What Do Those Lab Results Mean? Part II

The world of medicine is chock-full of jargon that only those in the medical field can decipher. Abbreviations are common in all different medical specialties. It can be both difficult and time consuming for a non-medical professional to wade through multiple abbreviations in the search for medical meanings and related implications. As a Nurse Consultant, my job is to help you decode medical jargon and use it to build your case.

Click below to download a helpful 5-page PDF with a list of common ophthalmic abbreviations that may assist you with cases related to the eye.

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Hypernatremia, or elevated sodium. Some of the causes for this imbalance are:

  • Dehydration

  • Over-administration of sodium (diet or medical treatments)

  • Diuresis (removal of excess fluid)

  • Vomiting, diarrhea, and water loss through excessive perspiration

  • Impaired renal (kidney) function


Some signs and symptoms of hypernatremia are nausea, vomiting, dry tongue and mucous membranes, tachycardia (rapid hear rate), hypertension, restlessness, agitation, altered level of consciousness, elevated temperature, tremors or muscle twitching, decreased skin turgor and concentrated urine.

Hyperkalemia, or elevated potassium. Some of the causes for this imbalance are:

    • Over-administration of potassium supplements
    • Metabolic acidosis (increased blood acid)
    • Renal failure
    • Potassium-sparing diuretics
    • ACE inhibitors, beta-blockers
    • Trauma/bruising/bleeding (cell breakdown causes potassium loss)

Some signs and symptoms of this imbalance include heart rhythm irregularities (such as tachycardia, widened QRS, peaked T waves, lengthening of PR interval, P wave difficult to identify and ventricular fibrillation); decreased urine output; lethargy; muscle weakness and cramps. It;s important to know that an elevated potassium level can be related to a blood specimen that is “hemolyzed;” this means the red blood cells have broken down, causing an elevation of the potassium noted in the sample.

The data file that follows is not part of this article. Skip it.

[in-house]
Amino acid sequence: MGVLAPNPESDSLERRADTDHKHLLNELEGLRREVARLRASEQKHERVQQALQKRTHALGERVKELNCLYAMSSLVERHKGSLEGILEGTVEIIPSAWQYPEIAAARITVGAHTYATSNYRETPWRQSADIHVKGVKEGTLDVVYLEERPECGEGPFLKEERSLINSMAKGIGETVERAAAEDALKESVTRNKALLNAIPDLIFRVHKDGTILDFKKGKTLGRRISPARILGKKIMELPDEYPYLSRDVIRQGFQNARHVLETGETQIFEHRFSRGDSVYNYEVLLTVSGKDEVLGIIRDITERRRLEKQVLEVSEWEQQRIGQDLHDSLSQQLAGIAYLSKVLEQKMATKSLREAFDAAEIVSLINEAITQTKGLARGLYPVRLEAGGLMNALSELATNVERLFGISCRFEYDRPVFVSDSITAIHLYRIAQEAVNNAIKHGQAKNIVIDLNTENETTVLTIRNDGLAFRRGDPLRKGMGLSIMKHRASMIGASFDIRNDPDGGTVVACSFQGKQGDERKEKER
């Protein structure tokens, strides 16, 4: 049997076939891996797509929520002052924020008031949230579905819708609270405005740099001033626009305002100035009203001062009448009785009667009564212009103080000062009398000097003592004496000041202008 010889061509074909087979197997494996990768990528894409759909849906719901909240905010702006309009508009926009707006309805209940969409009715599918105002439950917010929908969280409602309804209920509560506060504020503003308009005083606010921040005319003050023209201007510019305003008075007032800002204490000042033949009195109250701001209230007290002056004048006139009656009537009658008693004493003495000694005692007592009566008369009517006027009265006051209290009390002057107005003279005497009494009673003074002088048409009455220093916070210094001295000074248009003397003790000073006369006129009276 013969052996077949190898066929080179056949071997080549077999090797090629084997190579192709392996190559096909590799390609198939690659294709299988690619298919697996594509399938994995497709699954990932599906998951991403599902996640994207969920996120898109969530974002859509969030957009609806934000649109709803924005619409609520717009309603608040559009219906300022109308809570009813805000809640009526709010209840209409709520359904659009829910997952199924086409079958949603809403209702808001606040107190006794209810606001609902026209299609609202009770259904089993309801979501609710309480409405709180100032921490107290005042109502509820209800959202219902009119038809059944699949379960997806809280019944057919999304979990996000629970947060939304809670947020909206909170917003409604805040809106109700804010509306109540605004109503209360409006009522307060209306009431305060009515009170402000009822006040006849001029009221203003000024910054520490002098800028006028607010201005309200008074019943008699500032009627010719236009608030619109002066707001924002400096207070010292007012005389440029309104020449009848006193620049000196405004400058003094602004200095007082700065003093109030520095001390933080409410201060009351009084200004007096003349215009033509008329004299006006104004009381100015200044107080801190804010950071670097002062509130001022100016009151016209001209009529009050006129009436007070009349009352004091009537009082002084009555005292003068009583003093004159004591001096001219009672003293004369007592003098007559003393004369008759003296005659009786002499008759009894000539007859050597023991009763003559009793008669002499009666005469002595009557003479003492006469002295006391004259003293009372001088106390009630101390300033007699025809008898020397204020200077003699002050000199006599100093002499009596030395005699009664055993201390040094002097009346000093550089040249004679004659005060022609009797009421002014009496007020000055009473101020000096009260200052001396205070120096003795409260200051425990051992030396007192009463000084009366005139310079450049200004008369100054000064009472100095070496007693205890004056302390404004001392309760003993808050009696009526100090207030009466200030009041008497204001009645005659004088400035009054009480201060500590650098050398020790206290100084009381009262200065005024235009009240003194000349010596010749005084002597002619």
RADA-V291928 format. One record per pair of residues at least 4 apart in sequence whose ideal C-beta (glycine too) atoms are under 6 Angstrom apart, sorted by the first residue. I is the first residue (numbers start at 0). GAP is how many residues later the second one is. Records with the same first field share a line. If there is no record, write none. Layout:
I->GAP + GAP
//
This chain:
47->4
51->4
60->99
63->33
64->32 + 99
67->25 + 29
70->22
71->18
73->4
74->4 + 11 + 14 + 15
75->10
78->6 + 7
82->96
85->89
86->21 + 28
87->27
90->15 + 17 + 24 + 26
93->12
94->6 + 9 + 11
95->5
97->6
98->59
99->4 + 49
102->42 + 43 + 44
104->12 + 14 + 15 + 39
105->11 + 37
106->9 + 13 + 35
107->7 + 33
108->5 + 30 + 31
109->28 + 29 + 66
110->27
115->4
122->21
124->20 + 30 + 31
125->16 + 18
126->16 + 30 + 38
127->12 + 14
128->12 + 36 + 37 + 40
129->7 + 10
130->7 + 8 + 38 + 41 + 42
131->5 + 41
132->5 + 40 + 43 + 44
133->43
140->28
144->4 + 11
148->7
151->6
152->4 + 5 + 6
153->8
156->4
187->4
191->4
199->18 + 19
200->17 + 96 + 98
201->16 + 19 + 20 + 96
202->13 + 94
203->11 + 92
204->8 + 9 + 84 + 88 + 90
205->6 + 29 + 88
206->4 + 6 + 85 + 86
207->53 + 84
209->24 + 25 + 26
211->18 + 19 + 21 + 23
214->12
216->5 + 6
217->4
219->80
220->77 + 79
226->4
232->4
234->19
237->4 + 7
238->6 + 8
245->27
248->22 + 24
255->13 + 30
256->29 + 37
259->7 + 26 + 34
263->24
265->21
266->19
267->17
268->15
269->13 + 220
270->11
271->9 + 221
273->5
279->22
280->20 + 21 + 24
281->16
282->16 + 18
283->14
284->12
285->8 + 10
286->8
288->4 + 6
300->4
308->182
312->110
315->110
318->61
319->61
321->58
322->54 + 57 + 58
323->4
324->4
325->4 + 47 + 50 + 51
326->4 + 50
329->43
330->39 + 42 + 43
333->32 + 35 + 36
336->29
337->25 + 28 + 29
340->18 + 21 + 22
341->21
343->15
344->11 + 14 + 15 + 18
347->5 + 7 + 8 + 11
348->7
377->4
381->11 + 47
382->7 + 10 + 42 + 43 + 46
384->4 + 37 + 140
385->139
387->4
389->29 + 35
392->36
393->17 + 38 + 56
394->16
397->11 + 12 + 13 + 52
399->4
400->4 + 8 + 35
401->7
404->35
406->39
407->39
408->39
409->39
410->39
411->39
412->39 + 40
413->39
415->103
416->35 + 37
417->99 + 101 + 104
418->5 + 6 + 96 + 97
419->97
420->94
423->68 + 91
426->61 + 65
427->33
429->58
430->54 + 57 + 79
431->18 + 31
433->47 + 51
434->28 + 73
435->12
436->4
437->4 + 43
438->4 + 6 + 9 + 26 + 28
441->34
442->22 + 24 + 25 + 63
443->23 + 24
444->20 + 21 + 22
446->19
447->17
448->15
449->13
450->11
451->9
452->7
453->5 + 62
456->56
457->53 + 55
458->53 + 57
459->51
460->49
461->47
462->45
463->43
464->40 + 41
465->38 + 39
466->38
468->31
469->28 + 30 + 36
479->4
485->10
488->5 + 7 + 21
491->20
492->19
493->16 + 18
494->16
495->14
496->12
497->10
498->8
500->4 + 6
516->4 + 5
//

Hypercalcemia, or elevated calcium. Some of the causes of this imbalance are:

    • Over-administration of calcium supplements
    • Renal impairment
    • Thiazide (medication) diuretics
    • Bone fractures or prolonged immobility
    • Malignancy (cancers)
    • Hyperparathyroidism
    • Steroids
    • Low phosphate level

Some signs and symptoms seen in this imbalance are EKG changes (such as diminished ST segment, shortened QT interval, and third degree heart block; pathologic fractures; decreased muscle tone; depression and flank pain and/or kidney stones. 

Hypermagnesium, or elevated magnesium. Some of the causes of this imbalance are:

    • Over-administration of magnesium products
    • Renal insufficiency
    • Renal failure
    • Severe dehydration
    • Ketoacidosis (elevated blood ketones)

Some signs and symptoms of this imbalance are hypotension (low blood pressure), paralysis, loss of deep tendon reflexes, lethargy, flushing, respiratory depression, drowsiness,  weakness and a third degree heart block.